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NSAIDs (nonsteroidal anti-inflammatory drugs) are generally the first-line drug for treating various symptoms, including muscle aches and pains to inflammation and flu-like symptoms. Most NSAIDs are available over-the-counter, but even so, they do require some special care when taking them. Here, we look at what these drugs are and what the current research suggests about the safety of using these drugs if you have a thyroid disease.
Nonsteroidal anti-inflammatory drugs (NSAIDs) are a class of medications that help relieve pain, fever, and inflammation. The most common over-the-counter NSAIDs are:
- Ibuprofen (Advil® and Motrin®)
- Aspirin (Bayer® or sometimes combined with other drugs in medications like Excedrin®)
- Naproxen sodium (Aleve®)
There are also prescription NSAIDs that some providers may recommend for treating chronic pain conditions like arthritis or for recovery after surgery.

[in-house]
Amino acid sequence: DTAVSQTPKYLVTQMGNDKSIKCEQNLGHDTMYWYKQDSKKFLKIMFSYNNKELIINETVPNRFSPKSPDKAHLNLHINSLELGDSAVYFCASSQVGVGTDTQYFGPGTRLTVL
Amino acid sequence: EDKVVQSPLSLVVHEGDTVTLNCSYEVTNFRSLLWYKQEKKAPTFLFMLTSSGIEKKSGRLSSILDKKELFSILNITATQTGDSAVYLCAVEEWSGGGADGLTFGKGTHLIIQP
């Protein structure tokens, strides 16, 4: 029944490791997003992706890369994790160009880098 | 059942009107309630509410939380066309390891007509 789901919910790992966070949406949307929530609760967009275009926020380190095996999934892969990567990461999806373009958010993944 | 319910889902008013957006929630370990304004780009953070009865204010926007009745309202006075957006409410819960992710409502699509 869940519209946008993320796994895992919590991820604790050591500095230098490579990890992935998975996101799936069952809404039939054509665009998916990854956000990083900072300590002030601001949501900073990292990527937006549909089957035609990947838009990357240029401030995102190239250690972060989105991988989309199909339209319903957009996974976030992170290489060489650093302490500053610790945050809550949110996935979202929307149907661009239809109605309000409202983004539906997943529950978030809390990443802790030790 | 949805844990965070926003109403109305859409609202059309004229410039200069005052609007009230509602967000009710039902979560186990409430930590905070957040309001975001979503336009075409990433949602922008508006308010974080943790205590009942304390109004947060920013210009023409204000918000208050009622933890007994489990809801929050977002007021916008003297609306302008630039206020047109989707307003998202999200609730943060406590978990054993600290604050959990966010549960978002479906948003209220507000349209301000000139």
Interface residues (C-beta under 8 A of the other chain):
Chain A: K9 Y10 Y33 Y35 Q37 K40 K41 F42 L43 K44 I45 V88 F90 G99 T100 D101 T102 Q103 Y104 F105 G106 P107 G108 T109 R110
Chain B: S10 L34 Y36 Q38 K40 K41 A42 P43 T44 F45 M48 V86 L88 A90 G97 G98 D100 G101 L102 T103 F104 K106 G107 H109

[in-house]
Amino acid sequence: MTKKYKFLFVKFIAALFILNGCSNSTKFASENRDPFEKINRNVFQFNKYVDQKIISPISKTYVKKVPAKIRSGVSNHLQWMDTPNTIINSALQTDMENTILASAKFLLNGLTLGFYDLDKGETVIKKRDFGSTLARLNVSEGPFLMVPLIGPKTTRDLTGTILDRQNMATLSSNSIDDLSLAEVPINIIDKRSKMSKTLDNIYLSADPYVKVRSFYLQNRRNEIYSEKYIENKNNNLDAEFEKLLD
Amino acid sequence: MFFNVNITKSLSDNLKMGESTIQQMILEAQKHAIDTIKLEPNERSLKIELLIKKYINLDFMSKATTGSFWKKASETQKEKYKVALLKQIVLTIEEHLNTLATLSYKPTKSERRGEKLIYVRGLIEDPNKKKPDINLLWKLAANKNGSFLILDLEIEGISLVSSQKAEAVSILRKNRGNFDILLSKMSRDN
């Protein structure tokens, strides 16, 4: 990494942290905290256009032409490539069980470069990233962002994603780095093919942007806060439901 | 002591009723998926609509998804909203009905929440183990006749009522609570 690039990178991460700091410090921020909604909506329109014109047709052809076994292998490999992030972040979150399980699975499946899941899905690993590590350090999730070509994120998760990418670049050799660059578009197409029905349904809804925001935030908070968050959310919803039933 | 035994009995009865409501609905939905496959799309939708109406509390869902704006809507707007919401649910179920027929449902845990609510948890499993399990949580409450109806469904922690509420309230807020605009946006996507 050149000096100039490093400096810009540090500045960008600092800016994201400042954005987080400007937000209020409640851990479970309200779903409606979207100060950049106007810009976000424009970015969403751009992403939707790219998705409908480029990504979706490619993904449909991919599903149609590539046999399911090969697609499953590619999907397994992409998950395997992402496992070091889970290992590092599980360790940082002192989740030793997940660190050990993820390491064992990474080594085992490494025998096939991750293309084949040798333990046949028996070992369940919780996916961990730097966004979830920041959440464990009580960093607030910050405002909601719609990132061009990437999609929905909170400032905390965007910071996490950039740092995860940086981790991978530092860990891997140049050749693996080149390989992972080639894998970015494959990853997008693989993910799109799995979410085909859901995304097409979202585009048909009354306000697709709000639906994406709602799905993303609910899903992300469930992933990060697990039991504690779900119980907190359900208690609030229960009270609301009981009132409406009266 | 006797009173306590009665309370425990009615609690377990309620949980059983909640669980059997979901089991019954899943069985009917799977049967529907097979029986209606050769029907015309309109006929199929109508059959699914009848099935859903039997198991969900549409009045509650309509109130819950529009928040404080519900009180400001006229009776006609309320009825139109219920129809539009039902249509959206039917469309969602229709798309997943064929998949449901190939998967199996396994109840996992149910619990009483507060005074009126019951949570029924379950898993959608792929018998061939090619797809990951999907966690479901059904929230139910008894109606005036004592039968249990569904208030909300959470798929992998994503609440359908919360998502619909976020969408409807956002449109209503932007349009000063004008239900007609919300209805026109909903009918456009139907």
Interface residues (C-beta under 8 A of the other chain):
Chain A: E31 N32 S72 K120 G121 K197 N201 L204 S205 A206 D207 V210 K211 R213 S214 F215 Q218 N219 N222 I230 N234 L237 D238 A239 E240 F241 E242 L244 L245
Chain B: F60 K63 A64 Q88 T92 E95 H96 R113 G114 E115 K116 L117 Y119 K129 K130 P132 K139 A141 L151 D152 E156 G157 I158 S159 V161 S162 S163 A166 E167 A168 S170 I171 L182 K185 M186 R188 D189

These drugs work like corticosteroids but do not have the unwanted side effects of steroidal drugs. (Steroids are drugs that act like cortisone, a hormone the body produces that reduces inflammation.)
NSAIDs prevent the production of chemicals in the body that causes inflammation. Specifically, they block the enzyme cyclooxygenase (COX). The COX enzyme helps make prostaglandins essential for responding to tissue damage and illness by controlling inflammation, blood flow, and clotting.
The most common uses for this group of medications include treating muscle and joint pain, arthritis, headaches, cold and flu symptoms, fever, and menstrual cramps.